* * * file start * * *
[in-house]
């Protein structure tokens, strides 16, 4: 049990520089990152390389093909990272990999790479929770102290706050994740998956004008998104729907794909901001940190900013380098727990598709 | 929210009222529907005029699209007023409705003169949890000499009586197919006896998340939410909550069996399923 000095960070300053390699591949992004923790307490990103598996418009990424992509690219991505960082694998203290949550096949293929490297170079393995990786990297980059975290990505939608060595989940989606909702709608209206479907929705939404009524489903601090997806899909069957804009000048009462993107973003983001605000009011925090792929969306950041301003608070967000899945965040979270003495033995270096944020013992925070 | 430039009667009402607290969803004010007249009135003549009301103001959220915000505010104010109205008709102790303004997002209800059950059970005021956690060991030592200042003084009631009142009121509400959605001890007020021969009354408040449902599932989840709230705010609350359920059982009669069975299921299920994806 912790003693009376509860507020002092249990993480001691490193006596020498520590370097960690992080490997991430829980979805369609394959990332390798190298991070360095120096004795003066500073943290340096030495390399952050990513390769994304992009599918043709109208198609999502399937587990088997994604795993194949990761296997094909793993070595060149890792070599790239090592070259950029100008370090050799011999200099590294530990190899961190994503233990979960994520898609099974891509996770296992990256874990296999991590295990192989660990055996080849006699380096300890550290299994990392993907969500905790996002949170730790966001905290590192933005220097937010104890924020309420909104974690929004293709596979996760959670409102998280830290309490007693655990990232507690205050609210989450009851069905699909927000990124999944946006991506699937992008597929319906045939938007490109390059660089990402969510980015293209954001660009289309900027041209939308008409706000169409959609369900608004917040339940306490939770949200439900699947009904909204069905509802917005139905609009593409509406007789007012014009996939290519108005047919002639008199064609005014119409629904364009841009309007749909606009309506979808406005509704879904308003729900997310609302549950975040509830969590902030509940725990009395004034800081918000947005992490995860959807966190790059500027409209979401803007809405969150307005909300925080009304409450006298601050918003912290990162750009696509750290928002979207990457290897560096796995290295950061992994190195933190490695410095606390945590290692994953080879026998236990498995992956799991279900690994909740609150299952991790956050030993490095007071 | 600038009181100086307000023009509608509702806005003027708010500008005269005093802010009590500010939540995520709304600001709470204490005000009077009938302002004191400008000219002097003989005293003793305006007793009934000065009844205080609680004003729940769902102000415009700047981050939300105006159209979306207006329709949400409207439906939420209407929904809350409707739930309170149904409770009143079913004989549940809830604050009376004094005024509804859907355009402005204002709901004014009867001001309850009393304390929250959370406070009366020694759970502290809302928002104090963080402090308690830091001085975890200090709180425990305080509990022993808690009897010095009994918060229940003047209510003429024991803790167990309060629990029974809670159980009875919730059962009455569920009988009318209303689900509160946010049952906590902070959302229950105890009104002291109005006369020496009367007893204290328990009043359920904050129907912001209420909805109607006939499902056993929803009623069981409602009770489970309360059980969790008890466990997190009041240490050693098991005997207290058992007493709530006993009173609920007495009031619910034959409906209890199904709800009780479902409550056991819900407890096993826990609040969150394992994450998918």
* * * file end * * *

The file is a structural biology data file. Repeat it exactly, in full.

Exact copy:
[in-house]
């Protein structure tokens, strides 16, 4: 049990520089990152390389093909990272990999790479929770102290706050994740998956004008998104729907794909901001940190900013380098727990598709 | 929210009222529907005029699209007023409705003169949890000499009586197919006896998340939410909550069996399923 000095960070300053390699591949992004923790307490990103598996418009990424992509690219991505960082694998203290949550096949293929490297170079393995990786990297980059975290990505939608060595989940989606909702709608209206479907929705939404009524489903601090997806899909069957804009000048009462993107973003983001605000009011925090792929969306950041301003608070967000899945965040979270003495033995270096944020013992925070 | 430039009667009402607290969803004010007249009135003549009301103001959220915000505010104010109205008709102790303004997002209800059950059970005021956690060991030592200042003084009631009142009121509400959605001890007020021969009354408040449902599932989840709230705010609350359920059982009669069975299921299920994806 912790003693009376509860507020002092249990993480001691490193006596020498520590370097960690992080490997991430829980979805369609394959990332390798190298991070360095120096004795003066500073943290340096030495390399952050990513390769994304992009599918043709109208198609999502399937587990088997994604795993194949990761296997094909793993070595060149890792070599790239090592070259950029100008370090050799011999200099590294530990190899961190994503233990979960994520898609099974891509996770296992990256874990296999991590295990192989660990055996080849006699380096300890550290299994990392993907969500905790996002949170730790966001905290590192933005220097937010104890924020309420909104974690929004293709596979996760959670409102998280830290309490007693655990990232507690205050609210989450009851069905699909927000990124999944946006991506699937992008597929319906045939938007490109390059660089990402969510980015293209954001660009289309900027041209939308008409706000169409959609369900608004917040339940306490939770949200439900699947009904909204069905509802917005139905609009593409509406007789007012014009996939290519108005047919002639008199064609005014119409629904364009841009309007749909606009309506979808406005509704879904308003729900997310609302549950975040509830969590902030509940725990009395004034800081918000947005992490995860959807966190790059500027409209979401803007809405969150307005909300925080009304409450006298601050918003912290990162750009696509750290928002979207990457290897560096796995290295950061992994190195933190490695410095606390945590290692994953080879026998236990498995992956799991279900690994909740609150299952991790956050030993490095007071 | 600038009181100086307000023009509608509702806005003027708010500008005269005093802010009590500010939540995520709304600001709470204490005000009077009938302002004191400008000219002097003989005293003793305006007793009934000065009844205080609680004003729940769902102000415009700047981050939300105006159209979306207006329709949400409207439906939420209407929904809350409707739930309170149904409770009143079913004989549940809830604050009376004094005024509804859907355009402005204002709901004014009867001001309850009393304390929250959370406070009366020694759970502290809302928002104090963080402090308690830091001085975890200090709180425990305080509990022993808690009897010095009994918060229940003047209510003429024991803790167990309060629990029974809670159980009875919730059962009455569920009988009318209303689900509160946010049952906590902070959302229950105890009104002291109005006369020496009367007893204290328990009043359920904050129907912001209420909805109607006939499902056993929803009623069981409602009770489970309360059980969790008890466990997190009041240490050693098991005997207290058992007493709530006993009173609920007495009031619910034959409906209890199904709800009780479902409550056991819900407890096993826990609040969150394992994450998918």